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June, 2005 - Nr. 6


The Editor
The Youth Forum
Rachel Seilern
Zurich Connection
From the Locker Room
Vienna Connection
EU! Meet the Europeans
Berlin-Vergewaltigte Stadt
An Italian Straw Hat
KW & Beyond
A Memorable Gala
Concordia opens Patio
Kumar liest Kumar
Festival of Chefs
Dick reports...
Sybille reports
Ham Se det jehört?
Healthy Heart
Rallies for Human Rights
Top Honors for Niebelungen
TSO & Soulful Strains
TSO & Impressionist Music
TSO & Star Wars
Canadian Opera Company
National Ballet of Canada
Academy of the Arts
15th Wine Auction
Eurovision Song Contest
The "Grandpa Gang"
Gärten für Deutschsprachige
Invitation to Dancers
Parenthood on a Low
New Arena Dazzles
Celebrations in Praise
Rare Books Returned
Common German Words
Potsdam Pool Designed
Water Got Cleaner
100 Millionth Volkswagen

An Italian Straw Hat

  by Amanda Tower

Artistic Director James Kudelka and the National Ballet of Canada premiered a new full length ballet, An Italian Straw Hat, on Sunday, May 1, 2005, at the Hummingbird Centre for the performing Arts. Based on a nineteenth century French farce of the same name by Eugene Labiche and Marc Michel, An Italian Straw Hat ran May 1, 11-15. The ballet, with its large cast of outrageous characters and its breathtakingly flamboyant sets and costumes, tells the tale of a wedding ill-fated by the loss of an Italian straw hat.

While many of his ballets are filled with humour, An Italian Straw Hat is Kudelka’s first foray into full-scale comedy. Kudelka has been quoted as saying: "Farce is a physical form. It shares with dance the need for timing and speed." True to his words, Kudelka’s ballet moves at a breathtaking pace, and the timing is impeccable.

The bulk of all kudos go to Tony award winning designer Santo Loquasto, a frequent Kudelka collaborator. His sets and costumes dazzle the eye and set one’s mind spinning. His recreation of Belle Epoque Paris is executed in black and white, but there is nothing dull or monochromatic about the result. Loquasto uses different patterns (florals, plaids, checks, stripes) and volumes of material to create costumes that truly take one’s breath away. Almost every character sports a hat, the variety and elaborateness of which are magnificent. His sets are both functional and showy, as the medium of farce demands. From his stunning Eiffel Tower to the hot air balloon Ferdinand and Helene drift away on at the end of the ballet, Loquasto creates a vision of nineteenth century Paris not to be missed.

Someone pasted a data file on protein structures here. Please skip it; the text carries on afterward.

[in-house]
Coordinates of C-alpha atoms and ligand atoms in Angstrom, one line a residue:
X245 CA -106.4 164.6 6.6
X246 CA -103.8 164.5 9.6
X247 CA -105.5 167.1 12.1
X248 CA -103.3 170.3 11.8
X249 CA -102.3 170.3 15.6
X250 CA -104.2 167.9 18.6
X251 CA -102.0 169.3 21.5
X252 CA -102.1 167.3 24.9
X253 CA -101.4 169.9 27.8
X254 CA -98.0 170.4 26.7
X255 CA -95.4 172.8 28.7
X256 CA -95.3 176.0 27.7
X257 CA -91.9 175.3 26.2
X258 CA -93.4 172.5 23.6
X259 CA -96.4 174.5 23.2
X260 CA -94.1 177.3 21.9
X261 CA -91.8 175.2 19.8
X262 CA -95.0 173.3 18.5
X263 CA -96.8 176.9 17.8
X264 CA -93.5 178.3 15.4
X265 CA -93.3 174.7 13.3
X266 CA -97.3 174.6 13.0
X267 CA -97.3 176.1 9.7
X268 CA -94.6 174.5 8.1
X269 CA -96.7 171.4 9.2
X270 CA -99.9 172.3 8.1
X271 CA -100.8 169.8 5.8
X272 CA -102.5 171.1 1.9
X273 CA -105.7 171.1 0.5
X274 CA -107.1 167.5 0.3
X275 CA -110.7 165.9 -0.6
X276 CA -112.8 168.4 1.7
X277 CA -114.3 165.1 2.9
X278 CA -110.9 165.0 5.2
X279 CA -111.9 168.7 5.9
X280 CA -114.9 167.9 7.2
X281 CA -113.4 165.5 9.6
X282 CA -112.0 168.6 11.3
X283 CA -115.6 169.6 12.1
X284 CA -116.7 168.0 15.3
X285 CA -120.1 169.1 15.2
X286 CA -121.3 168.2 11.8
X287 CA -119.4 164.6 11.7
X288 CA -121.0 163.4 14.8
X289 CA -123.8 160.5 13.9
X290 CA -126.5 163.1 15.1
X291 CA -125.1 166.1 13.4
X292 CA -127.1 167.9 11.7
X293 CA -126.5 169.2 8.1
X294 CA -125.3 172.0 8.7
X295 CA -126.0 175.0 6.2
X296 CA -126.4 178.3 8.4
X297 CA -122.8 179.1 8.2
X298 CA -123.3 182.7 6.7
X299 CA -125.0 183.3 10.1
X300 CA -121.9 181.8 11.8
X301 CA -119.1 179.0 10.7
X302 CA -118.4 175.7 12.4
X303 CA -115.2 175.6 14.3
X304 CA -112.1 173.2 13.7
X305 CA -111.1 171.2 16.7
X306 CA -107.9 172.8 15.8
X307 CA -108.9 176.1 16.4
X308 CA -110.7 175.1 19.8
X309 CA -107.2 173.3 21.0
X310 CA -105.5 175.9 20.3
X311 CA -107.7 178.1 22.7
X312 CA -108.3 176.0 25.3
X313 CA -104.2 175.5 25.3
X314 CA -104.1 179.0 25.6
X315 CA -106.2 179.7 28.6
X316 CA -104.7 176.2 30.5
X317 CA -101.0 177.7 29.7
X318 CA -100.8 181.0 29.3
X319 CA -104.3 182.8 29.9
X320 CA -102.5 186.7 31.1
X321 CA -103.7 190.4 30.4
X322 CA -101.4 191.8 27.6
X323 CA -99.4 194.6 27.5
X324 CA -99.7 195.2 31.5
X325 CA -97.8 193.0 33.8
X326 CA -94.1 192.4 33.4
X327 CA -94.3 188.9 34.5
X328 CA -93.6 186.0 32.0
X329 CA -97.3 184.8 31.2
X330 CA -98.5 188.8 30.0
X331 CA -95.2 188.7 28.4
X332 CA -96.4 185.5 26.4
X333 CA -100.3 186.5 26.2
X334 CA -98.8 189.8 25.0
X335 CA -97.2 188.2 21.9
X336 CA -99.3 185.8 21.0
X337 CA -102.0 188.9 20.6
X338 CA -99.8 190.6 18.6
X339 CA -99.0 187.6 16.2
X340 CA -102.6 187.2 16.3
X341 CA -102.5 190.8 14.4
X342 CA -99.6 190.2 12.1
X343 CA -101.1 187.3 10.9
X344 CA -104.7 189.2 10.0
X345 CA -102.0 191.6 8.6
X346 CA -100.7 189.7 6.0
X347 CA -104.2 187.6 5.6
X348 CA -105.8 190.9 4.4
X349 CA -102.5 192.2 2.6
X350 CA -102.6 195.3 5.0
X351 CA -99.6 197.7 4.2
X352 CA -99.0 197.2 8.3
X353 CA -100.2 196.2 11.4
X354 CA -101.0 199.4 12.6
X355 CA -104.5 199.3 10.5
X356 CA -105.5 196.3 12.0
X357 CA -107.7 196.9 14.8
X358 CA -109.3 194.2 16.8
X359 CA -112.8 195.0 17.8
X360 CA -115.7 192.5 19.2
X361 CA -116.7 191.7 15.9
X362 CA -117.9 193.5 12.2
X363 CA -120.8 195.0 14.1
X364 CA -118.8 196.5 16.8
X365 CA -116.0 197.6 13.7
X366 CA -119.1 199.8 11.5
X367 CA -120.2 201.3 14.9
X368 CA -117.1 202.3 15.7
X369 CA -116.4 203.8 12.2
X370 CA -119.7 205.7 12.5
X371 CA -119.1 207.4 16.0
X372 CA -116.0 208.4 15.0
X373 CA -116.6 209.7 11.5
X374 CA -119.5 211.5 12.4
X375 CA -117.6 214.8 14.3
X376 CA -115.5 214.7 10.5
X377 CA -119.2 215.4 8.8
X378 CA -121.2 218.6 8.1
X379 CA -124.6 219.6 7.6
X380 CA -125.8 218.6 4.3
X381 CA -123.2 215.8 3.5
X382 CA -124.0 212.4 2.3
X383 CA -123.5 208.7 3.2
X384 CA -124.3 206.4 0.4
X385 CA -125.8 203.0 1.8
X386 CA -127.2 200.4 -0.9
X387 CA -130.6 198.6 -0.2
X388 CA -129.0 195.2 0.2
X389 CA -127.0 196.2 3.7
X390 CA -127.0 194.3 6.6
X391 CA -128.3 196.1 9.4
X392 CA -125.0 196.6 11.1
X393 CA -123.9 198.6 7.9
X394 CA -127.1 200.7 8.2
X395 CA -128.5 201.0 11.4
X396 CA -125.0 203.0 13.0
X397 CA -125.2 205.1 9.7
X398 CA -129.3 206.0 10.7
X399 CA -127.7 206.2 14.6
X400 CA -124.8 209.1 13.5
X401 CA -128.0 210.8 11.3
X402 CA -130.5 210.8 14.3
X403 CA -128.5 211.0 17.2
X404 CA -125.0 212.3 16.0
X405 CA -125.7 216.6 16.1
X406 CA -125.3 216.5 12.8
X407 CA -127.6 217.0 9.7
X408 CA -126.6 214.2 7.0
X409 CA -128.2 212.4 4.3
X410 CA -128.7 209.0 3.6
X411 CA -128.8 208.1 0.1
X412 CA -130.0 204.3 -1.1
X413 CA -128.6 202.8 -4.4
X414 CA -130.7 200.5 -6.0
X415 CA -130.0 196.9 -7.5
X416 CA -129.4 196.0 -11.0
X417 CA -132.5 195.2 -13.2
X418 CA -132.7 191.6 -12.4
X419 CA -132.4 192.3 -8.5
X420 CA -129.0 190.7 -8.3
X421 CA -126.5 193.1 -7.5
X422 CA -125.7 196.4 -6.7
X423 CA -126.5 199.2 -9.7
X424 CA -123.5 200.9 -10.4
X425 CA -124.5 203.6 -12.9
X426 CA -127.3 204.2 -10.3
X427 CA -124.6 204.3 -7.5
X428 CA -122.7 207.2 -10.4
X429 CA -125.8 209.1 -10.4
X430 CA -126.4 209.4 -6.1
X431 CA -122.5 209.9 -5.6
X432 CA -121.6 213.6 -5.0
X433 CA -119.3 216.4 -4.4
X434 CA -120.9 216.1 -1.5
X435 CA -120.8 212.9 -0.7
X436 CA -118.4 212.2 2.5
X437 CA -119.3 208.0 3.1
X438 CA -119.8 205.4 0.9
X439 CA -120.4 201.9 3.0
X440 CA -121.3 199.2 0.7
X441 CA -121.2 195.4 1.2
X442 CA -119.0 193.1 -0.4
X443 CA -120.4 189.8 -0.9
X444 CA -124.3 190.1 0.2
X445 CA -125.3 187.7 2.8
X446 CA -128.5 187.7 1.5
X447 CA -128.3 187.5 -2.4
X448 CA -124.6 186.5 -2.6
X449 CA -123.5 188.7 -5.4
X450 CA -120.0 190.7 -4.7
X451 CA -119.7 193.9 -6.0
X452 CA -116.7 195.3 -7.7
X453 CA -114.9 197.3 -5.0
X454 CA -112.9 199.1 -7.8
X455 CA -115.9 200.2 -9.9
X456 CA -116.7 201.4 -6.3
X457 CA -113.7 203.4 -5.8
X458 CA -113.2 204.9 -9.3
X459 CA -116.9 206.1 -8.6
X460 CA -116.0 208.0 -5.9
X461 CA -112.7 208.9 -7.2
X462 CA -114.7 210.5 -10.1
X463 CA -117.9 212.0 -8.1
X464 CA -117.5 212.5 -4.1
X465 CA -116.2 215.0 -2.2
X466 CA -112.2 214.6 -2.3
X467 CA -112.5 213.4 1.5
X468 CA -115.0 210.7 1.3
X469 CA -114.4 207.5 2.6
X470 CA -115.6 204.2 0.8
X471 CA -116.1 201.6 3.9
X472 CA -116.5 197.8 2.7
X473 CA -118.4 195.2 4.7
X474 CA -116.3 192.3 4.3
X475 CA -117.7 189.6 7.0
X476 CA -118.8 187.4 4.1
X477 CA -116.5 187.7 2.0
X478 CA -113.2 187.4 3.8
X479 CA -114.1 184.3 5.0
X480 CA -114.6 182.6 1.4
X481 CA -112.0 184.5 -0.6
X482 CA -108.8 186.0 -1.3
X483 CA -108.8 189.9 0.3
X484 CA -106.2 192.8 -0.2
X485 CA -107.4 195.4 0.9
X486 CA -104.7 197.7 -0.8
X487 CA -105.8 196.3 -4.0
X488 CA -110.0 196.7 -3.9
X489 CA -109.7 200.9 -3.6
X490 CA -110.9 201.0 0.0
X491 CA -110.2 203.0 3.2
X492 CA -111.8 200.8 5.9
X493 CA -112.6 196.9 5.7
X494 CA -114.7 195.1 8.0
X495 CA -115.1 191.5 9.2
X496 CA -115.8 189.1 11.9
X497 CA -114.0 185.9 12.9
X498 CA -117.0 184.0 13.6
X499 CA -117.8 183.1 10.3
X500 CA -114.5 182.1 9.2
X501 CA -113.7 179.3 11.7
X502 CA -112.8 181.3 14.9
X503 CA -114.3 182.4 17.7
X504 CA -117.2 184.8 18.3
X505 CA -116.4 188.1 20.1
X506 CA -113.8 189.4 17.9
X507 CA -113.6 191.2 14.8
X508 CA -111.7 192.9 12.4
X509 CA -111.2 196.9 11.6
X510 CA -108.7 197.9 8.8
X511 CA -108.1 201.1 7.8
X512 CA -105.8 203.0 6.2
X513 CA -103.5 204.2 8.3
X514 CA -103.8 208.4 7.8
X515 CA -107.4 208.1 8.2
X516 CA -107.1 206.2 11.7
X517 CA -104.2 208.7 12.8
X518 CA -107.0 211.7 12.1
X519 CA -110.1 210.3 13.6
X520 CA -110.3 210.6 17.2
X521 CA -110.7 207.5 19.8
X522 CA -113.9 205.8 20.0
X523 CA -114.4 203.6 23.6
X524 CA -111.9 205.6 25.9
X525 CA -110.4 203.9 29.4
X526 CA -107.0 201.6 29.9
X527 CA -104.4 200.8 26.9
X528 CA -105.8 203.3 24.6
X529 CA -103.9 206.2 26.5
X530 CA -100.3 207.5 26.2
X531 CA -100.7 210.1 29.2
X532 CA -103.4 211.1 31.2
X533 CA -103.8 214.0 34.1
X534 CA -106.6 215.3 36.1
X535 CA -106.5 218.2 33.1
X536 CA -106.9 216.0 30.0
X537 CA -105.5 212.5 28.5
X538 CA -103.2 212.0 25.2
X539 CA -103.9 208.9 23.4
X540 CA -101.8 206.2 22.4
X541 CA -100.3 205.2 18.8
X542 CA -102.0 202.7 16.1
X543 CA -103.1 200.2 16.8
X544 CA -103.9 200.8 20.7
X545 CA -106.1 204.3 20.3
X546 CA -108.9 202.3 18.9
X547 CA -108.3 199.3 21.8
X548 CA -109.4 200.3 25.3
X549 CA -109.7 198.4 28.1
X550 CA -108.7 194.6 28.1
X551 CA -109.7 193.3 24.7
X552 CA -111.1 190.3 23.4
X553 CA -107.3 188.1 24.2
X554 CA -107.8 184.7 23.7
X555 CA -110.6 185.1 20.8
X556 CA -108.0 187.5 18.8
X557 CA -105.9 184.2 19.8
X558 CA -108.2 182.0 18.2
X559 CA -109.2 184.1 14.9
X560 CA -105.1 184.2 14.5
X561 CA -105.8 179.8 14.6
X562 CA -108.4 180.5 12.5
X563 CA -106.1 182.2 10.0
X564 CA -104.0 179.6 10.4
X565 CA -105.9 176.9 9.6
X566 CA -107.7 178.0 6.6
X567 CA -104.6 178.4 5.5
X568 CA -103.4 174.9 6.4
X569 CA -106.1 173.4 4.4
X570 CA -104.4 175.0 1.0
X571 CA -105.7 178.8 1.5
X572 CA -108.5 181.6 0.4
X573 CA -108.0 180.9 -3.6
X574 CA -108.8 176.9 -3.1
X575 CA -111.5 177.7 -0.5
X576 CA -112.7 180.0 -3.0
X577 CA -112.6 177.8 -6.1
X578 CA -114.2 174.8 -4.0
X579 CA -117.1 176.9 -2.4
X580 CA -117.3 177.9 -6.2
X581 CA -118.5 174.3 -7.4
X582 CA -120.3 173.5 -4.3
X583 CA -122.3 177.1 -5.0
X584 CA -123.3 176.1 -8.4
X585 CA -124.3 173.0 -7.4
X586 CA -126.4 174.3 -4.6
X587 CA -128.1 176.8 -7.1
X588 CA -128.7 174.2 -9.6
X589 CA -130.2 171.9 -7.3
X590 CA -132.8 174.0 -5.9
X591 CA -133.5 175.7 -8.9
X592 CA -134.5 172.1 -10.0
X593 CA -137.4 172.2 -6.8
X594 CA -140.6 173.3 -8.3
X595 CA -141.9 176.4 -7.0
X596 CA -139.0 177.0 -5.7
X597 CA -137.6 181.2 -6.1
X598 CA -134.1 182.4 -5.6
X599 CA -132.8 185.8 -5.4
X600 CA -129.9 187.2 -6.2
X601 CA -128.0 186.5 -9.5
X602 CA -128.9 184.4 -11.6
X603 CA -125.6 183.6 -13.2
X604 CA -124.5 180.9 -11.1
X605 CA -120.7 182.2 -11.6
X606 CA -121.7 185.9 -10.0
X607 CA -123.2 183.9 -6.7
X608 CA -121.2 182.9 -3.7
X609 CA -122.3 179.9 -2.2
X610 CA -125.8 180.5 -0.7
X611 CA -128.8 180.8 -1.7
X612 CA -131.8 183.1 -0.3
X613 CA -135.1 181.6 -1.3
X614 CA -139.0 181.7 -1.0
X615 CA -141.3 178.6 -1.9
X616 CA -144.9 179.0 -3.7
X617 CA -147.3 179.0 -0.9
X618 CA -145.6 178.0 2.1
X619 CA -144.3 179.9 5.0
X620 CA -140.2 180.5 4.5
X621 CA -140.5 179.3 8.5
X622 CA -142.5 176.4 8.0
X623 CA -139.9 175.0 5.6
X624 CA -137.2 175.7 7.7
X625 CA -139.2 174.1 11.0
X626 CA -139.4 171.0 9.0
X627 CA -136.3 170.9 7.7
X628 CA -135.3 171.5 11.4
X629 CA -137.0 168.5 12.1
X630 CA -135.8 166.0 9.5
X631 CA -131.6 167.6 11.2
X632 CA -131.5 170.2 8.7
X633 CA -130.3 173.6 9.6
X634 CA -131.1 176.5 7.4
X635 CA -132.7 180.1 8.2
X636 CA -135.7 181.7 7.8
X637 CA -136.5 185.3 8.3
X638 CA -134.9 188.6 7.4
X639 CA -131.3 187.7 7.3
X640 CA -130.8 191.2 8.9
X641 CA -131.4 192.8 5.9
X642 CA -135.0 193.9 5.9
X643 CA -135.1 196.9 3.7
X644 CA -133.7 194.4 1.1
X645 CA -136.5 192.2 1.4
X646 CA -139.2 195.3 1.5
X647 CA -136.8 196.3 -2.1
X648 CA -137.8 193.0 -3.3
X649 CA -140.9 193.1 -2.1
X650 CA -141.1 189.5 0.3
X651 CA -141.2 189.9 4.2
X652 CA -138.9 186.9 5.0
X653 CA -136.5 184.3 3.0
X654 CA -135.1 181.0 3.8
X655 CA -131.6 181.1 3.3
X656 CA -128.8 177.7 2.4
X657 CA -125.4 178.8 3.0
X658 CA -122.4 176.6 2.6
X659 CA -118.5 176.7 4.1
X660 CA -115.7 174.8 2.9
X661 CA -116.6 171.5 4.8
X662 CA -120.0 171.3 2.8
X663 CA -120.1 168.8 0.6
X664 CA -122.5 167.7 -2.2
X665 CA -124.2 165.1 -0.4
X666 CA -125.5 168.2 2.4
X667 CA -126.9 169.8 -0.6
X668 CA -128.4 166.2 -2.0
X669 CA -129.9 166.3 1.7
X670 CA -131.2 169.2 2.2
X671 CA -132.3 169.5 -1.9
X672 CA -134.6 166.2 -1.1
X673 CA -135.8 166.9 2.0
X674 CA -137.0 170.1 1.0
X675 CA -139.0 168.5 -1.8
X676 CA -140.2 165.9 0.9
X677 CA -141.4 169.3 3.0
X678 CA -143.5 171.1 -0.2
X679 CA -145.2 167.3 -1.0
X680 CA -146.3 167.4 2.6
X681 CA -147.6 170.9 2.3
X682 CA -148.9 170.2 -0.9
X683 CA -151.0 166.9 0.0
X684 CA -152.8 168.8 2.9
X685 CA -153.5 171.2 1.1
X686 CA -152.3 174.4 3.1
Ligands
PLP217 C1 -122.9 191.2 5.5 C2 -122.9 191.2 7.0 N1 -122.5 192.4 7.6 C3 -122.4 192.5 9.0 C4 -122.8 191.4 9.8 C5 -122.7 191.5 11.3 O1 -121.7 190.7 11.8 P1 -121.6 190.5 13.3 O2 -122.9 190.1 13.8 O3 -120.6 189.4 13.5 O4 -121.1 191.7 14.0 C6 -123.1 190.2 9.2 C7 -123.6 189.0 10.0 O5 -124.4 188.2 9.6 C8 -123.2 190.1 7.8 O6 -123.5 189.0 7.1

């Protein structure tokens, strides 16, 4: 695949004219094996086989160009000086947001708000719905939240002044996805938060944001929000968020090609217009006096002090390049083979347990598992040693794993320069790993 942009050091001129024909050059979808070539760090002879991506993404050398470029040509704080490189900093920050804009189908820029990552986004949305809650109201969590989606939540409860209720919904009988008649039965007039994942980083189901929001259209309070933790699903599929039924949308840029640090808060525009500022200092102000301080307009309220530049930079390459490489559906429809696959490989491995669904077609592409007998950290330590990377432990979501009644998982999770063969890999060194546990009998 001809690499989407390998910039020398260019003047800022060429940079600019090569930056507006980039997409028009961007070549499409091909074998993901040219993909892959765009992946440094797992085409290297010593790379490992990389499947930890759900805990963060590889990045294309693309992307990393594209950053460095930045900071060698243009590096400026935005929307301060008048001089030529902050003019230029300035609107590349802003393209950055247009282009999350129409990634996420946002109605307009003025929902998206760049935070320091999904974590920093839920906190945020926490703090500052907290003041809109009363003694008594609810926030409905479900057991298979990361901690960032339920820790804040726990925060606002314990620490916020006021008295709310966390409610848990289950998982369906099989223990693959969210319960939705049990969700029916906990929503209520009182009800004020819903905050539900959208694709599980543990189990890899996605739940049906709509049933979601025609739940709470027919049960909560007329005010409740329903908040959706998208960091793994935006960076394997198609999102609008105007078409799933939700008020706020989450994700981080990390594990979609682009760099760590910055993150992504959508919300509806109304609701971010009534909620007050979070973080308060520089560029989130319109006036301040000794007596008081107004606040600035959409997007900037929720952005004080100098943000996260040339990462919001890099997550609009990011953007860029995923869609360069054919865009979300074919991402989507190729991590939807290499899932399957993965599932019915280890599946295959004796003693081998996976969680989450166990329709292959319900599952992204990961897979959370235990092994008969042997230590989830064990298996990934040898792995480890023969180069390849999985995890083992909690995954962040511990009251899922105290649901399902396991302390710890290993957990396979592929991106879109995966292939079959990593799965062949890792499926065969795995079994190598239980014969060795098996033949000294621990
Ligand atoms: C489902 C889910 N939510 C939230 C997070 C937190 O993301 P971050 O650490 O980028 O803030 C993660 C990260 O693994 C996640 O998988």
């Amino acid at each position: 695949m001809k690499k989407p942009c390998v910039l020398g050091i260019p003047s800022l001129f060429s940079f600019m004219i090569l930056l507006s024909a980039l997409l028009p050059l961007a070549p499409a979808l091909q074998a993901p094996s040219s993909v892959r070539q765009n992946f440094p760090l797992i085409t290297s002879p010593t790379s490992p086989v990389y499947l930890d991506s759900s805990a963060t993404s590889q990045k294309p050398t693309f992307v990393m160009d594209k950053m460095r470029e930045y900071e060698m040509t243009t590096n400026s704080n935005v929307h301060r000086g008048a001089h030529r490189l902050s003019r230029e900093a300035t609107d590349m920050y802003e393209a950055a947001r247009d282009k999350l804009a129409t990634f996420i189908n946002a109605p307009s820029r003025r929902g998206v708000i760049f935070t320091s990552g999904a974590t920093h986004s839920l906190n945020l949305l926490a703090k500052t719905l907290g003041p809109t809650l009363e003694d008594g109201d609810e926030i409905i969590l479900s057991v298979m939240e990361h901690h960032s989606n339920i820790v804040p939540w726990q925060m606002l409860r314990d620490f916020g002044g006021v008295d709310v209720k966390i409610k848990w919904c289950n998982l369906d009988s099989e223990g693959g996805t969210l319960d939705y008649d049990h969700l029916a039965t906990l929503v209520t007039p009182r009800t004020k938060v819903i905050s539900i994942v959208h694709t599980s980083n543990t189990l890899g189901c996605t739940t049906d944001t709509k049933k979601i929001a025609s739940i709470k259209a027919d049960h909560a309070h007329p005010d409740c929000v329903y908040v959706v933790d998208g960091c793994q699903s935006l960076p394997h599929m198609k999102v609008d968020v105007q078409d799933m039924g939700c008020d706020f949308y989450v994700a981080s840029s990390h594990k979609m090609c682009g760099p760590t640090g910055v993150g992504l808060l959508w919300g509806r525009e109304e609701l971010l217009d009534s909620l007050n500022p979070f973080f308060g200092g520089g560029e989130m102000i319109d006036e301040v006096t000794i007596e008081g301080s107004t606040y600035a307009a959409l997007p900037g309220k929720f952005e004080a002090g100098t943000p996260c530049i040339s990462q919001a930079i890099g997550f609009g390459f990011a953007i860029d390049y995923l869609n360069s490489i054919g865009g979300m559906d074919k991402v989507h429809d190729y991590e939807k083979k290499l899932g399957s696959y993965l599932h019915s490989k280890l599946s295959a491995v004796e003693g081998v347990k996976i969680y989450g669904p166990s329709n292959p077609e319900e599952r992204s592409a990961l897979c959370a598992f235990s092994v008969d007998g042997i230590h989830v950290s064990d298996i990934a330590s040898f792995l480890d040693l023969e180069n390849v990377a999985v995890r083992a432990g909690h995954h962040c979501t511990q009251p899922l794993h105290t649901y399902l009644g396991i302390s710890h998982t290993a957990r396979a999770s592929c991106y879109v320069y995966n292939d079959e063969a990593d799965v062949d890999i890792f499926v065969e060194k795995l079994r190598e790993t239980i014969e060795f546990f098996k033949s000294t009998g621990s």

American composer Michael Torke’s music for An Italian Straw Hat was upbeat and inspired. The score has been recorded by the National Ballet Orchestra and was released on CD by the Allegro Corporation.

There are three sets of main characters in An Italian Straw Hat. Ferdinand is getting ready to marry Helene, daughter of overpossessive Nonancourt. On the day of his wedding, Ferdinand stops to give his horse a rest, and that noble beast sets the plot in action by eating a rare and expensive Italian straw hat. The hat belongs to Anaïs, the wife of the outrageously jealous Beaujolais. Anaïs is having an affair with Emil the Officer. Fearing for the loss of Anaïs’ honour, Anaïs and Emil demand that Ferdinand replace the hat, vowing to prevent his marriage to Helene until he does so. Throughout the action, Felix, Ferdinand’s servant and Virginia, Anaïs’ maid, attempt to keep their master and mistress out of trouble. These two enjoy an open and very physical love for each other, and spend the ballet indulging in hilarious antics inspired by carnal love.

The role of Ferdinand was well represented by Nehemiah Kish, while Heather Ogden absolutely blossomed as the fair Helene. Sonia Rodriguez and Patrick Lavoie gave technically well-executed, if not quite inspired, performances as the adulterous Anaïs and Emil. Stacey Shiori Minagawa and Richard Landry, in their roles as the lusty servants Virginia and Felix, had the audience rolling in the aisles. Xiao Nan Yu was hilarious as the mincing milliner Clara. The company as a whole rose to the farcical occasion by delivering a performance which married speed and timing with gorgeous set design and wonderful costuming. Well worth seeing, An Italian Straw Hat is destined to enter into the canon as one of Kudelka’s truly inspired ballets.


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